I am happy to say, now that I have two boys, that I am absolutely done! My husband R has a vasectomy, I have NO desire to ever be pregnant again, and I completely adore my two little monsters. I feel complete. You can’t argue with that 🙂
I personally hate that the command to multiply and replenish the earth is limited to procreation. I mean, is recycling so bad? Is gaining and sharing an eductaion so impratical in replenishing the earth? Why can’t that define replenishing the earth? Or how about a garden? I can multiply and try to replenish the fruits I eat- why does it have to be about babies? Ugh.
That is an angle I had never once considered. Thank you for this!
I’ve heard an argument similar to this, that as we multiply (procreate) we are responsible for replenishing the earth by maintaining our resources and taking care not to over use.
Great post Jesse. I feel absolutely complete finally and I know that if I were to have more children that my quality as a parent would diminish.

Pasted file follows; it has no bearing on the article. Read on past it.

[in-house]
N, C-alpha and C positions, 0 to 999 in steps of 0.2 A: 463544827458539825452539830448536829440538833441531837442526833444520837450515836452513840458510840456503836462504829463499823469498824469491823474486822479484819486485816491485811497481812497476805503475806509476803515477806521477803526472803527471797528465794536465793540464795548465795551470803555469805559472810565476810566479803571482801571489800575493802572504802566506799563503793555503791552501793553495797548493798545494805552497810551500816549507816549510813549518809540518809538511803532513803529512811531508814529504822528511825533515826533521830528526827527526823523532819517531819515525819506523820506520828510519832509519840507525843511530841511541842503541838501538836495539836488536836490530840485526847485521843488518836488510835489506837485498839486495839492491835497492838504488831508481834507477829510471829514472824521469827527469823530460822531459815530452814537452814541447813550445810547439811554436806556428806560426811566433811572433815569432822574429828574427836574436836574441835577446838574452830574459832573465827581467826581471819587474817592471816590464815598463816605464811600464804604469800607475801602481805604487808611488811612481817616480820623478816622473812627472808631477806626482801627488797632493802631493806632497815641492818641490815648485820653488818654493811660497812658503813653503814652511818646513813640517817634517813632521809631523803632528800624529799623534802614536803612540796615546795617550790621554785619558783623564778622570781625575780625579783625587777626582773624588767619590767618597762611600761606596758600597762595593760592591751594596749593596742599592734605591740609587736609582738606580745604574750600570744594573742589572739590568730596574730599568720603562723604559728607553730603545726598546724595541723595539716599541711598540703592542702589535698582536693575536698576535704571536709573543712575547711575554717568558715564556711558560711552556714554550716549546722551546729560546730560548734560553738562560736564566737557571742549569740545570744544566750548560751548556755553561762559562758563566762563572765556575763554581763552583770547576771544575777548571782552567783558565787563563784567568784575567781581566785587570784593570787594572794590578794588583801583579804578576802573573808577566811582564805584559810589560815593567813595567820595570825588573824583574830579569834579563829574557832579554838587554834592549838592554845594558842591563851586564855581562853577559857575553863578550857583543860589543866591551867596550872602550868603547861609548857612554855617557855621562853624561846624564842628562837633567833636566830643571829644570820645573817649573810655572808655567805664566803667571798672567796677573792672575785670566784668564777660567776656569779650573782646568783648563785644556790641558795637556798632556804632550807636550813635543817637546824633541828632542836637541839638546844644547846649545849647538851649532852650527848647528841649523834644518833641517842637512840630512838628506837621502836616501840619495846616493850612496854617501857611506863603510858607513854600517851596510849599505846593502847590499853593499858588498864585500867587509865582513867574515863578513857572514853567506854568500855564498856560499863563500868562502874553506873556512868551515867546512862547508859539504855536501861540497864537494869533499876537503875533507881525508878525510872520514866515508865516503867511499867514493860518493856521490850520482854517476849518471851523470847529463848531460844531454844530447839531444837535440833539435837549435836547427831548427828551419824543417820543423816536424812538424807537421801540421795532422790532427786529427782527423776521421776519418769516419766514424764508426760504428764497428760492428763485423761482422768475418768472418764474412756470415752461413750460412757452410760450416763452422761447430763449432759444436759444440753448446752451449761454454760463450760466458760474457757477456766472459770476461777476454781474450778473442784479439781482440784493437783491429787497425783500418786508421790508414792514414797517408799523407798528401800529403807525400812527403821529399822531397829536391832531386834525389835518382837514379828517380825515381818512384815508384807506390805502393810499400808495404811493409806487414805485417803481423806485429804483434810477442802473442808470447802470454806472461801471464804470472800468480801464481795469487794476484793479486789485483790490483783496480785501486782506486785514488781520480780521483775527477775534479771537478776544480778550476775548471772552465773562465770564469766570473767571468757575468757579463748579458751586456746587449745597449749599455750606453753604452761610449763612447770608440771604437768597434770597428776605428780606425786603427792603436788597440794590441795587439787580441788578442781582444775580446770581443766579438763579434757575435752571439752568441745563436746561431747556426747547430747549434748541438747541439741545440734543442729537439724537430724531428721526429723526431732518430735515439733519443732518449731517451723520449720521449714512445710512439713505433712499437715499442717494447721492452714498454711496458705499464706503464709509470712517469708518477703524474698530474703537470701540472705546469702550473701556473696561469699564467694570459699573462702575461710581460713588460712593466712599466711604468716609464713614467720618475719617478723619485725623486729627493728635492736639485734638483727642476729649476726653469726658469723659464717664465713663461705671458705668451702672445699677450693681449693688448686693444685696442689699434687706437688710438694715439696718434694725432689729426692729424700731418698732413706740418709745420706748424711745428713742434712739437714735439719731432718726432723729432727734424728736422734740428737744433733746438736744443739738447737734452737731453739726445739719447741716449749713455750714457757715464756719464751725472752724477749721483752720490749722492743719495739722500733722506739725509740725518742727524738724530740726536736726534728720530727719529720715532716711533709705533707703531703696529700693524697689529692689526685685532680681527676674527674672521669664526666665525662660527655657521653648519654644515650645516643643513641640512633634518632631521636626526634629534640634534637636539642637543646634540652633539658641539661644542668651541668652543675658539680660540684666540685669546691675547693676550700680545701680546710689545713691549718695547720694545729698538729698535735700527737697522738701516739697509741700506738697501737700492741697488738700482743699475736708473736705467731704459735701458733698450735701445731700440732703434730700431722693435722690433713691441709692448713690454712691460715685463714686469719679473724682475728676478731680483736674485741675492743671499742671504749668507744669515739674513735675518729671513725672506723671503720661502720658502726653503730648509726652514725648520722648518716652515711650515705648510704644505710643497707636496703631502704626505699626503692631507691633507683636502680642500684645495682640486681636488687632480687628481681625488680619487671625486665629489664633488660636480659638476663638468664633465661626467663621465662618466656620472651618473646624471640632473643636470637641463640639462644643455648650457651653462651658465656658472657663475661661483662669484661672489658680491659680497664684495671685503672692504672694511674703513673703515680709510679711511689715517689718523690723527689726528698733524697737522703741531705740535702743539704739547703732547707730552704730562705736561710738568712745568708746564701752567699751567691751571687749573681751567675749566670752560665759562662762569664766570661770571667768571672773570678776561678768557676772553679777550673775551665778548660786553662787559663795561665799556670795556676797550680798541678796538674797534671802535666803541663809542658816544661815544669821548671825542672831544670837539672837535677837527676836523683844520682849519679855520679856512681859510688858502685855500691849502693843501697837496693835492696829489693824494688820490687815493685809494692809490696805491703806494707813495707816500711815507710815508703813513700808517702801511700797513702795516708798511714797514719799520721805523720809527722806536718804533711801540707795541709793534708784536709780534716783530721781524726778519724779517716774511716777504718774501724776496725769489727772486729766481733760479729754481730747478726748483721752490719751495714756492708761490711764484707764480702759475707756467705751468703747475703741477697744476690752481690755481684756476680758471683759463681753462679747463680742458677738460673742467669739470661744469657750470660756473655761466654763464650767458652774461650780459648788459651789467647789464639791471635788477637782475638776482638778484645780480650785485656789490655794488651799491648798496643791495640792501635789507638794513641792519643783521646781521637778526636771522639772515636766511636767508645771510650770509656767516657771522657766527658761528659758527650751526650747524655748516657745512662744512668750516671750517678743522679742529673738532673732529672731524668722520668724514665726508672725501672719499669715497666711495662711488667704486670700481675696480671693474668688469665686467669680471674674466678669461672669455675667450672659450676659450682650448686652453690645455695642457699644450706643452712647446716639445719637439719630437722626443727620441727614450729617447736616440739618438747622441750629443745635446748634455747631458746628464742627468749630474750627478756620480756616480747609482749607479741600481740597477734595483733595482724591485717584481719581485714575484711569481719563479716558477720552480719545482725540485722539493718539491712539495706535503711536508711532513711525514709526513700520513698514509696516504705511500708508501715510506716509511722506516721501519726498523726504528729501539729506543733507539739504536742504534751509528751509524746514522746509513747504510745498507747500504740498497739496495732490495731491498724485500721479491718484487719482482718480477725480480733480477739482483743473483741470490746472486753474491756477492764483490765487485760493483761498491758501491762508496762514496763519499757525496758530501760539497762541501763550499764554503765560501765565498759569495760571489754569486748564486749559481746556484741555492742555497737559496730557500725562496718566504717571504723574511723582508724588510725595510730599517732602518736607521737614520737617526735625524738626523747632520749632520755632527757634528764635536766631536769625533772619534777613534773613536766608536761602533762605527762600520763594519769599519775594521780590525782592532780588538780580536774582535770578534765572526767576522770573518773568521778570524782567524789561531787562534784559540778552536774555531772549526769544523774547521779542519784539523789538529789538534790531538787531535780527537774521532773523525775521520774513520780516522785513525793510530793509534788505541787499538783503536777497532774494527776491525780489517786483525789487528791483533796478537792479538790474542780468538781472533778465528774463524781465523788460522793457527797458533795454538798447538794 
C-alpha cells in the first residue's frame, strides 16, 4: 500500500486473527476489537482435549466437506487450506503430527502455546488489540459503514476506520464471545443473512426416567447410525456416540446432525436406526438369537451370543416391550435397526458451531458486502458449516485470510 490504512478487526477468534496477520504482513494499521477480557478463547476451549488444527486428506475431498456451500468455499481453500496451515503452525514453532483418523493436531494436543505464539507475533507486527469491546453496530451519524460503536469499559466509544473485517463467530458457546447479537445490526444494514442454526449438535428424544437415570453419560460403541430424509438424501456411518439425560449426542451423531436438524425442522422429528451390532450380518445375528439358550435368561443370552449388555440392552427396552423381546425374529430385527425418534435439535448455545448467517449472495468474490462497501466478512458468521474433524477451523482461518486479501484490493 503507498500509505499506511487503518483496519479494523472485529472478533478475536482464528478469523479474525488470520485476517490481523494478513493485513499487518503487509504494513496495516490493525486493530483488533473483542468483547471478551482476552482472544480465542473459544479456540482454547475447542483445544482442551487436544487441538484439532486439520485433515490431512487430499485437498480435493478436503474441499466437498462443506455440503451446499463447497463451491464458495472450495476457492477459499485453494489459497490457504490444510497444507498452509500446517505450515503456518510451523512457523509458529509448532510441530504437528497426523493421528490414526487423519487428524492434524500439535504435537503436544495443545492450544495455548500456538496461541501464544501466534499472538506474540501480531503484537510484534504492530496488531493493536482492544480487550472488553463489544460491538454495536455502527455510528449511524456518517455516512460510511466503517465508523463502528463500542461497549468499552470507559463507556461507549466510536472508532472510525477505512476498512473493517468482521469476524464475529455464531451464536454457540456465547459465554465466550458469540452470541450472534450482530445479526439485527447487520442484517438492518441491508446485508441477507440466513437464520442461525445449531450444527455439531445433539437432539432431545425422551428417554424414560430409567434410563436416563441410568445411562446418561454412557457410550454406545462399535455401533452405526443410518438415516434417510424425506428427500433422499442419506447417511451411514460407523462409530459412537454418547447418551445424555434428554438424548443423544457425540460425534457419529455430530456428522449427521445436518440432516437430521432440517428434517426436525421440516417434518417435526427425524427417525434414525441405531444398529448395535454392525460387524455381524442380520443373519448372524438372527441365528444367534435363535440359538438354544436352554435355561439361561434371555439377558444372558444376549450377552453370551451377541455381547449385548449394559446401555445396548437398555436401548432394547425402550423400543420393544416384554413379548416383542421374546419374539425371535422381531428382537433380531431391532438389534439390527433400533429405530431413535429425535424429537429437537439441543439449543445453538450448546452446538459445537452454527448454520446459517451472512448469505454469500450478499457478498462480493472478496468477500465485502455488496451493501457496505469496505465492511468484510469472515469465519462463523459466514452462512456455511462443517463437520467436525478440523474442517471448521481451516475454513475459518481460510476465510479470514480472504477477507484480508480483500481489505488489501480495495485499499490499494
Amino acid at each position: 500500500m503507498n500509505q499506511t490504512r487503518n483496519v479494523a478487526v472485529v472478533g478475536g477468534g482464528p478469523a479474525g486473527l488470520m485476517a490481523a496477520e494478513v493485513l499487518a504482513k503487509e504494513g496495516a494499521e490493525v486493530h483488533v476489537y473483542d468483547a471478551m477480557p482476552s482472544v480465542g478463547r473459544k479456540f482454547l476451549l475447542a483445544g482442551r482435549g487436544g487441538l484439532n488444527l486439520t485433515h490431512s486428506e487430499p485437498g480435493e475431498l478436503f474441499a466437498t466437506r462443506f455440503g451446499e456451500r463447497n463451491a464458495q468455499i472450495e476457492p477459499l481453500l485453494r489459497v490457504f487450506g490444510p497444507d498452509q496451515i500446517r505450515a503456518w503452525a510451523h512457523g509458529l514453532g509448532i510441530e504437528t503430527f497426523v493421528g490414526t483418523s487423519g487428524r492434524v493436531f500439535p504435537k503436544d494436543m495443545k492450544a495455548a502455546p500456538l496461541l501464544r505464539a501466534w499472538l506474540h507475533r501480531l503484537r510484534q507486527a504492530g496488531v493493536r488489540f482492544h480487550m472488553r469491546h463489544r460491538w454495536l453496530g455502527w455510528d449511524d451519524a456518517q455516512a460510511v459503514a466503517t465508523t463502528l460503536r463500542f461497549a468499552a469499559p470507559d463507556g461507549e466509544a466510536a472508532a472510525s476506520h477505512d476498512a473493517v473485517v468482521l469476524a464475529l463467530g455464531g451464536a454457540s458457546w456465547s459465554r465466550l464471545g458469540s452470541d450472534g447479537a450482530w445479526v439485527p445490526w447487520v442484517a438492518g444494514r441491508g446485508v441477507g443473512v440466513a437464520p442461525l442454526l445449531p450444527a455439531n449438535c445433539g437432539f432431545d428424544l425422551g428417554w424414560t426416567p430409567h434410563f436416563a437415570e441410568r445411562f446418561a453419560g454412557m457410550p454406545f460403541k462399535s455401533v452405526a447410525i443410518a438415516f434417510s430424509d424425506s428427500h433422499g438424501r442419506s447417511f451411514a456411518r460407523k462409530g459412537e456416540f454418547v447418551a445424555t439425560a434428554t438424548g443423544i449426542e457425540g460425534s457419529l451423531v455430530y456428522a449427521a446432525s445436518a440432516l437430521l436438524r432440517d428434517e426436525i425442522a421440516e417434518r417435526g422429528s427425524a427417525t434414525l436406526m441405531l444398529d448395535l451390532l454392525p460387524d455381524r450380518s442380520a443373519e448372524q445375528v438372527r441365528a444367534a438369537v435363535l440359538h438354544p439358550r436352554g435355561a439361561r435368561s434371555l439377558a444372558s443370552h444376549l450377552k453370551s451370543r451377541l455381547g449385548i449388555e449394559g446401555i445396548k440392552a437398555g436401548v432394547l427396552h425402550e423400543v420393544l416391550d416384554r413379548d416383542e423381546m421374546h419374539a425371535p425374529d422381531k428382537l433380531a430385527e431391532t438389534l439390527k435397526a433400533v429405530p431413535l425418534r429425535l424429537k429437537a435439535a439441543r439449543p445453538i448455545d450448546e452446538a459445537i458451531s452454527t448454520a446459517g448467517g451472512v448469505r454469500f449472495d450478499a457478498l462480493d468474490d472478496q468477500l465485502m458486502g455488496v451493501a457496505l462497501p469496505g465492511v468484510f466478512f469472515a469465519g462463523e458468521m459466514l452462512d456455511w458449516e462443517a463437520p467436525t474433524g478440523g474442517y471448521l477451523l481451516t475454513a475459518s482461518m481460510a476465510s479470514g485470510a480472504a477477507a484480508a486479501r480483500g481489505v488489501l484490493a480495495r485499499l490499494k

My younger sister has said, from the day she could talk, that she never wanted to have babies. Ever. My mom and others always tried to convince her that she would feel differently. She never has. Being in her 30s she’s still pretty firm, and so is her husband. She always got really bad looks when she would say “I don’t want children.” It was always awkward and weird and people would get defensive about things. I finally told her that she should just say she can’t have children and it would have people leave her alone, which it has–however, it’s weird that it has to be said like that.
I, however, do want a baby at some point, but I don’t know about the husband part, so I know I’ll be navigating my choices like I do right now…not really worrying about placating anyone.
It is interesting to see in which contexts these conversations occur–church vs. extended family vs. with friends vs. inside our own heads (that’s where most of mine take place)–and how we react to each other. I have certainly done my fair share of judging others and myself–and my ideas about my “ideal family” have changed over time. Thanks for sharing your thoughts and experiences.